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Loving Even Your Enemies (Matthew 5:43-48)

February 14, 2021 Speaker: Bryce Morgan Series: Hard But Holy Habits

Topic: One Truth: Walk in Truth Passage: Matthew 5:43–5:48

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I. Valentine's Day

Since today is Valentine's Day, how could we not talk about love this morning? But the love I'd like us to think about is not one you'll find described in a Hallmark card or on a candy heart. If this kind of love were printed on candy hearts, it wouldn't use familiar phrases like, “Be mine” or “Kiss me”. Instead, we might read (in really, really small letters), “In spite of your hatred”, or “Though you were unkind” or “praying for you”.

You see, the love I'd like us to think about this morning is the love to which Jesus calls in Matthew 5:44, where he declares, “Love your enemies...”. As I mentioned in my last message, this month we are looking together at the 'hard but holy habits' prescribed for us in God's word. Every habit, every discipline, involves some kind of 'sweat equity'. But some are simply harder than others. Some simply aren't as popular as others. Some simply rub us the wrong way, to a greater degree. So it's important that we identify and reclaim these hard but holy habits.

Let's do that this morning by looking more closely at this habit of loving even our enemies. Turn if you haven't already to Matthew 5:43-48.

 

II. The Passage: “Put to Death...What is Earthly” (5:43-48)

In verses 17-20 of this same chapter, Jesus makes it clear that not only is he fulfilling the Law and the Prophets, but in doing so, he is calling his followers, in light of the kingdom of God, to an exceeding righteousness in light of that fulfilling work. This is not a new righteousness laid on top of the law. This is a righteousness or rightness representing the heart behind the Law; God's own heart. You can hear that very thing in our passage this morning. Look at 5:43-48...

You have heard that it was said, ‘You shall love your neighbor and hate your enemy.’ [44] But I say to you, Love your enemies and pray for those who persecute you, [45] so that you may be sons of your Father who is in heaven. For he makes his sun rise on the evil and on the good, and sends rain on the just and on the unjust. [46] For if you love [or only love-implied] those who love you, what reward do you have? Do not even the tax collectors do the same? [47] And if you greet only your brothers, what more are you doing than others? Do not even the Gentiles do the same? [48] You therefore must be perfect, as your heavenly Father is perfect.”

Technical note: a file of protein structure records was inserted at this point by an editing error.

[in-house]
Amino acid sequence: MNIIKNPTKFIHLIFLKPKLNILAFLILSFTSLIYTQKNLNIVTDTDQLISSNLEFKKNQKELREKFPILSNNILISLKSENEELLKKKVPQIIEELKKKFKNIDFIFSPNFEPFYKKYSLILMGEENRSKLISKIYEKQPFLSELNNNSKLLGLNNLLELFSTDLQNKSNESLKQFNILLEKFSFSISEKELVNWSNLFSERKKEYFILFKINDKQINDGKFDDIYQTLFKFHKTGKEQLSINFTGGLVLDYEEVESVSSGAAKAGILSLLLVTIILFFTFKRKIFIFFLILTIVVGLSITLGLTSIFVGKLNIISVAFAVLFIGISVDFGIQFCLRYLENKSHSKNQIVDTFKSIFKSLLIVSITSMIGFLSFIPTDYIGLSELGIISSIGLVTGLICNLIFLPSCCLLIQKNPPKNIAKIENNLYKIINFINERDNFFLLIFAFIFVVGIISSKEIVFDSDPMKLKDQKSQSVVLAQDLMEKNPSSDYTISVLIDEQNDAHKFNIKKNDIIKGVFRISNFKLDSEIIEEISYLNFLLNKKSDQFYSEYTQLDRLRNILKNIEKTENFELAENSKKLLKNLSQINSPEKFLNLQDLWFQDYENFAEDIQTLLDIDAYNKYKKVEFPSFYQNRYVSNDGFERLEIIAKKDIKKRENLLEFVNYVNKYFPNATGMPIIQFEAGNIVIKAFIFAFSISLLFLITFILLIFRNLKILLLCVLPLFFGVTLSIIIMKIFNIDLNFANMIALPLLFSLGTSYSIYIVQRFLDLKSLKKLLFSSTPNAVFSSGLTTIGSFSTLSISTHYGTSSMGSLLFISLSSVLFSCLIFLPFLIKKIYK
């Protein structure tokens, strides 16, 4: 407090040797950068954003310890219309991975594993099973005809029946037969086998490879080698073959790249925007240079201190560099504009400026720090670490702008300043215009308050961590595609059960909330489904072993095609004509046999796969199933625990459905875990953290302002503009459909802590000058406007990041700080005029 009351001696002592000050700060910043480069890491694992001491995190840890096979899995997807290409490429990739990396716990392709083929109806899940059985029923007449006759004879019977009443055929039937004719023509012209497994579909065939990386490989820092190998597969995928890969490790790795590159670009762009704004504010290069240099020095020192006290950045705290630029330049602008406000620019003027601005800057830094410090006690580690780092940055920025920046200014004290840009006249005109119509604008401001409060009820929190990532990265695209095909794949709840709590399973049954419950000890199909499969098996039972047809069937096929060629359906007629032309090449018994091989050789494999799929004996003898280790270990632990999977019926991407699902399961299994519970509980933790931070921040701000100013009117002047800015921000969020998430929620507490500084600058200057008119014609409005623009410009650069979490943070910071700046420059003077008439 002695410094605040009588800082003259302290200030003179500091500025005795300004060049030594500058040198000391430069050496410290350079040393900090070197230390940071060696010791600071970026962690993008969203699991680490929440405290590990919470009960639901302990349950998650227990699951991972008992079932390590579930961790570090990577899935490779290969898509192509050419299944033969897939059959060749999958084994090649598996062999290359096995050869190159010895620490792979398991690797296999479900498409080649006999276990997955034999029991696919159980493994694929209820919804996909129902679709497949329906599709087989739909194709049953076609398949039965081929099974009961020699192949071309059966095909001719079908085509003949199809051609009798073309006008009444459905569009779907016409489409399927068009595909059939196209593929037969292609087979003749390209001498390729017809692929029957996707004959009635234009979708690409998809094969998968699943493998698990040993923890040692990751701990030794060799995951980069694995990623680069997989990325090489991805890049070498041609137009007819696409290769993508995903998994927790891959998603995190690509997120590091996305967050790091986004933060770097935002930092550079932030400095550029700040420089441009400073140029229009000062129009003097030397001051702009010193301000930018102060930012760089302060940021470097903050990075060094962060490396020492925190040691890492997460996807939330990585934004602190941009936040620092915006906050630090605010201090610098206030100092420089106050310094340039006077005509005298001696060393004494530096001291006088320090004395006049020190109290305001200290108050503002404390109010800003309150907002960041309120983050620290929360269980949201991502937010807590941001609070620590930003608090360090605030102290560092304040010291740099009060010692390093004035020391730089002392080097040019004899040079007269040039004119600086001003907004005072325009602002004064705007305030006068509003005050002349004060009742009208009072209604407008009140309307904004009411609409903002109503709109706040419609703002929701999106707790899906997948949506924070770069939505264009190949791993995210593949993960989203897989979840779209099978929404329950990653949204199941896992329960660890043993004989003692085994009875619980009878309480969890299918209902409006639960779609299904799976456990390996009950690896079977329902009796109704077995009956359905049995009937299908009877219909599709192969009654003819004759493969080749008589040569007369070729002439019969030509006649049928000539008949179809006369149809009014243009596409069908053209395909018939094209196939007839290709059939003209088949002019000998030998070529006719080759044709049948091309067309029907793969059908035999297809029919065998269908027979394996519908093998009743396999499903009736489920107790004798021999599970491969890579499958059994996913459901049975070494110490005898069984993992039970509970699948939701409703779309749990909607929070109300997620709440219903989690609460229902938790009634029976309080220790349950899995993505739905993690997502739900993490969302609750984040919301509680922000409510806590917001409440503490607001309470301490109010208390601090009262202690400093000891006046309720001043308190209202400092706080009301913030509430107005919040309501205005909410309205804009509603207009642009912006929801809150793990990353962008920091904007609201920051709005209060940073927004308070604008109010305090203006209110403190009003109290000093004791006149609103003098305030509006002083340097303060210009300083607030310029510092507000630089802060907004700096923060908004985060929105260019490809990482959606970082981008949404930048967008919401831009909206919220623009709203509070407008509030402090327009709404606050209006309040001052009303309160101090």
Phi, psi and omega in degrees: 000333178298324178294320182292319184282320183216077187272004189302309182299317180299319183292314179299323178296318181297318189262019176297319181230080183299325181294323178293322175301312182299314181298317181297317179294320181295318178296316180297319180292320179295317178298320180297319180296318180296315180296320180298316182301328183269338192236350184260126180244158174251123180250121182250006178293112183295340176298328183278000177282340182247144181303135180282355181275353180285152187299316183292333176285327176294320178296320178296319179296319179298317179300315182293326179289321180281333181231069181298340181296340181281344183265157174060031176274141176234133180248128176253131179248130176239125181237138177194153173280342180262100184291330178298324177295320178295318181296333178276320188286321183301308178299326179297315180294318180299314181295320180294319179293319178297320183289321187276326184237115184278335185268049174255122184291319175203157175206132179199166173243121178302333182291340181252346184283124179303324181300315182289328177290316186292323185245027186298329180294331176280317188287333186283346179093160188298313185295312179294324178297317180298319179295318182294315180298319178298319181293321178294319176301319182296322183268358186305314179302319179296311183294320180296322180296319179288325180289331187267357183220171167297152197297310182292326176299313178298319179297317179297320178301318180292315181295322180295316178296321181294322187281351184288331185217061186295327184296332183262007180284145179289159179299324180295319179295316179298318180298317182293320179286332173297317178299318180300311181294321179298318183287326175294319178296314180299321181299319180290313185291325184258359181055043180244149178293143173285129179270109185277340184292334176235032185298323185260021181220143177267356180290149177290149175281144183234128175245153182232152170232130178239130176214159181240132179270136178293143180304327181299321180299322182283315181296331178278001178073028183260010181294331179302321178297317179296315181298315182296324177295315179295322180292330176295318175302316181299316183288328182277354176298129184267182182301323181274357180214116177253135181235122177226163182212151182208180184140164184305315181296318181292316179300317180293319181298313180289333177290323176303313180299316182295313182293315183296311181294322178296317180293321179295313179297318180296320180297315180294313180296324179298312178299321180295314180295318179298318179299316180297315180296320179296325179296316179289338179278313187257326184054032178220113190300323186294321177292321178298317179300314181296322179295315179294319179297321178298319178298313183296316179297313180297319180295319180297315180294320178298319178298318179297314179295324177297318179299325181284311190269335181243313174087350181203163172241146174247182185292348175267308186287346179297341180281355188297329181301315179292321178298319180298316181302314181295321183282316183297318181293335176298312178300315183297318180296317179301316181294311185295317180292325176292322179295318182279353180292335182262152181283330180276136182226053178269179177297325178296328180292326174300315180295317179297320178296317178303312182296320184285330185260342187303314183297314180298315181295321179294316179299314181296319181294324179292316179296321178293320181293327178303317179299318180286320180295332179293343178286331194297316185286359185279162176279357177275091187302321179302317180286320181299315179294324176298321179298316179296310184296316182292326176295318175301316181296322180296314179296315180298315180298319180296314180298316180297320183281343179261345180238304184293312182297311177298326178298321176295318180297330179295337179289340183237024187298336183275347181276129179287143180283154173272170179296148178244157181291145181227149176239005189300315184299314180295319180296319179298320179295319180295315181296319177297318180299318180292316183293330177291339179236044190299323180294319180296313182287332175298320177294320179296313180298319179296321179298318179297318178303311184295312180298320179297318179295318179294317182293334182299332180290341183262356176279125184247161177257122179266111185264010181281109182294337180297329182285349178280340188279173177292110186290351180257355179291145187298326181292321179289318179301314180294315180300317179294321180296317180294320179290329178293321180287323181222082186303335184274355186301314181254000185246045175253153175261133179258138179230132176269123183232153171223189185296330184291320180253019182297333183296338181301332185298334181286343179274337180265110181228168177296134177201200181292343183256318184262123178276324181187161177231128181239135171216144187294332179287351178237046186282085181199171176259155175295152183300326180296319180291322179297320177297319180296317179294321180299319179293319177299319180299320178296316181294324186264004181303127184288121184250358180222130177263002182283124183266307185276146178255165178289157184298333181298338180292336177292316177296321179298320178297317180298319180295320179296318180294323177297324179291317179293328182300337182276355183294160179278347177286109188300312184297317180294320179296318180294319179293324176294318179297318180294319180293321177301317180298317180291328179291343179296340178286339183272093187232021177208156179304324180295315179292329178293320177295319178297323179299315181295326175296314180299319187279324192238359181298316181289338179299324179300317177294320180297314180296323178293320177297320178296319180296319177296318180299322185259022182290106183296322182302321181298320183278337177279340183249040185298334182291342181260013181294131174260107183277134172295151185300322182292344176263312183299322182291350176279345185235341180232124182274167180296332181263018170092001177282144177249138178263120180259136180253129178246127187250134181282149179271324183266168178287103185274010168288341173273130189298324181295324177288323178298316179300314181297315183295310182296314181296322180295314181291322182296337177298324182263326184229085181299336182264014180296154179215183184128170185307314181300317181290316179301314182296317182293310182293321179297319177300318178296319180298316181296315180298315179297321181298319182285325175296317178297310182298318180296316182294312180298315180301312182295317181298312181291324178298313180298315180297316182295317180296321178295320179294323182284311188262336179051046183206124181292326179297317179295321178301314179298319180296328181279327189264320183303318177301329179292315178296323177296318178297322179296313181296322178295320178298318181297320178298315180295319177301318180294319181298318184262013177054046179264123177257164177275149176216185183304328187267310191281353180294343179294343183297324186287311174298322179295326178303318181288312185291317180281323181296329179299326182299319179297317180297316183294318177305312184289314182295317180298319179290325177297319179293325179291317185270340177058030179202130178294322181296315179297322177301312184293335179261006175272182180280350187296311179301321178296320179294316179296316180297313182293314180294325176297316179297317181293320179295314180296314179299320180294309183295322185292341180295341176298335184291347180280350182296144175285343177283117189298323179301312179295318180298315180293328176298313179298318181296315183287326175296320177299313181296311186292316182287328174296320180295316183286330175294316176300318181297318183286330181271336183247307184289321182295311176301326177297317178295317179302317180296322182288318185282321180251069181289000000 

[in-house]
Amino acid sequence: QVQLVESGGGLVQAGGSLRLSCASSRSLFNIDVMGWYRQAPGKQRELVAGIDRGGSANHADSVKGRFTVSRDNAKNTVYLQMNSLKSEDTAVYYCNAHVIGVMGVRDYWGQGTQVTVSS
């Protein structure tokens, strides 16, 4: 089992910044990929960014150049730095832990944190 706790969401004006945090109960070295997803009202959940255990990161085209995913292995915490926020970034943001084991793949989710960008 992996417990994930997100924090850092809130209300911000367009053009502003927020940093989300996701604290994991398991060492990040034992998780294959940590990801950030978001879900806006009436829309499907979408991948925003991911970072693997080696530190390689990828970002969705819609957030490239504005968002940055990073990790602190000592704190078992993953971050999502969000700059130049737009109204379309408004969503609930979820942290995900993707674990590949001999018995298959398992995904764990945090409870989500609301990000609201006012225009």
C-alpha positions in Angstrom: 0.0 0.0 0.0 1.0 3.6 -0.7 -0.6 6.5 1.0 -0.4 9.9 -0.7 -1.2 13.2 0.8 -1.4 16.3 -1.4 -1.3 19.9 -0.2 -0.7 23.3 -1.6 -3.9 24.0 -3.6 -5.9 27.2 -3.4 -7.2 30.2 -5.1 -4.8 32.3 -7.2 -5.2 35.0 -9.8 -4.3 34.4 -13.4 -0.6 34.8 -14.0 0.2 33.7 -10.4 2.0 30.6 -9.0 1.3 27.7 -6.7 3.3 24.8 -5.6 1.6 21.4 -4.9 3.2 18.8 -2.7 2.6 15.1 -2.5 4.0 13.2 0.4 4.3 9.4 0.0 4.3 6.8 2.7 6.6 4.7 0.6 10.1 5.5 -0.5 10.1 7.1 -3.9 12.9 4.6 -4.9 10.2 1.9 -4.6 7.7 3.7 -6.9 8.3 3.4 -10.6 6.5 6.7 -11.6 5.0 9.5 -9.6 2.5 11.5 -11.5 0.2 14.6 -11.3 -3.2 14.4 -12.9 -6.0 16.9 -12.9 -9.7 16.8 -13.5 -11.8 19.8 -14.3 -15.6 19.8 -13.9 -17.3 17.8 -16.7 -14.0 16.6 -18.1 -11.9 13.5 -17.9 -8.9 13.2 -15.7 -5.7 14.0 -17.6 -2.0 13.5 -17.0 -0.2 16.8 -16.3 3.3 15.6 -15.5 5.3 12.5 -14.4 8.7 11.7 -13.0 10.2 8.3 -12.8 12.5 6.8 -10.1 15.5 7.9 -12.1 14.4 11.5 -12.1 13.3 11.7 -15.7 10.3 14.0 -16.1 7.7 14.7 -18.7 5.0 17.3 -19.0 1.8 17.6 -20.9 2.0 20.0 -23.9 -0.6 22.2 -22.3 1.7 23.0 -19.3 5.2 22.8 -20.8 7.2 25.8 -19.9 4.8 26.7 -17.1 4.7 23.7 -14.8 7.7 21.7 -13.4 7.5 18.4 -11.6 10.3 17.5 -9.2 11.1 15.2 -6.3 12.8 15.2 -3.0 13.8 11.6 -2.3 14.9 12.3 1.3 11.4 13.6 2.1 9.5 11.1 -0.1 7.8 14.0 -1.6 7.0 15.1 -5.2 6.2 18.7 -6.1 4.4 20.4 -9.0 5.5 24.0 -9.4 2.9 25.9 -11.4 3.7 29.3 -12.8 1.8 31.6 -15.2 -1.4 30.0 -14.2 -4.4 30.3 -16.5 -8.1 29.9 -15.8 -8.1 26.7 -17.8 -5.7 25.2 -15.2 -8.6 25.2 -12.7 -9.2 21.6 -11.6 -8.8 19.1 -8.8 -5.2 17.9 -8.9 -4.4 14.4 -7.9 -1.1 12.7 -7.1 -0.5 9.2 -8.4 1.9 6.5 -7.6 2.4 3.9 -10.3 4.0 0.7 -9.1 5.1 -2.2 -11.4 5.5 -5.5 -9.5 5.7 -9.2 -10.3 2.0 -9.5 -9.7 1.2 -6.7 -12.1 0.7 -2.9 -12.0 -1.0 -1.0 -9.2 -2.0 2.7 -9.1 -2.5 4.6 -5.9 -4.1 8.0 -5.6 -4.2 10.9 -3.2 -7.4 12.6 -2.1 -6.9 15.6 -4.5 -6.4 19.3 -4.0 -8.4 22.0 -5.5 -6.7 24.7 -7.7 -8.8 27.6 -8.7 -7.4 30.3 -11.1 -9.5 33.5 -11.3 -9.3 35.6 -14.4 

Brothers, sister, is the love to which Jesus calls us in this passage a love in which you want to grow? Is it an area in which you are disciplining yourself for that kind of growth? Last month, many Christians, all over the world, committed themselves in the new year to spiritual disciplines like Bible reading and regular prayer. But how many resolved to love even their enemies; to grow in that holy habit? If you are hearing afresh the voice of Jesus this morning and desire to grow in this discipline of love, then you've come to the right place.

Our growth in this area must always be fed by God's word, through the power of God's Spirit. That's why we're going to look more closely at our main passage this morning. But I think another way that we can grow in this regard is by considering the lives of those who exemplify this hard but holy habit of loving even our enemies.

If you didn't know, February is Black History Month, an annual opportunity for our nation to remember the legacy of, to celebrate the achievements of, and to recognize the important role of the African American community in the U.S. I mention Black History Month because some of the best examples of this hard but holy habit come from our African-American brothers and sisters. Painful historical realities like slavery and segregation, in addition to past and present civil rights struggles, as well as everyday experiences with racism have provided more opportunities to love one's enemies than most people would realistically expect or ask for.

So let me share with you a few points that I think help us make sense of the teaching here:

First of all, we need to remember who is calling us to this love. It's incredibly important we remember to whom these word belong. As he's been doing throughout this chapter, when Jesus, in verse 44, declares, “But I say to you...”, he's not simply saying, “Well, I have a different opinion than those rabbis who taught you to hate your enemy.” No. When Christ declares, “But I say to you...”, he, as God in human flesh, is authoritatively correcting us and guiding us in God's will rather than our own interpretations and inclinations.

If you do not recognize and acknowledge Jesus as Lord, then you will not be able to truly love your enemies. This kind of radical love requires a radically new heart, a heart humbled before and hungry for the word of God.

In their book, The Genesis of Liberation, Emerson Powery and Rodney Sadler Jr. describe why so many enslaved Africans embraced the religion of their oppressors. Their simple answer is,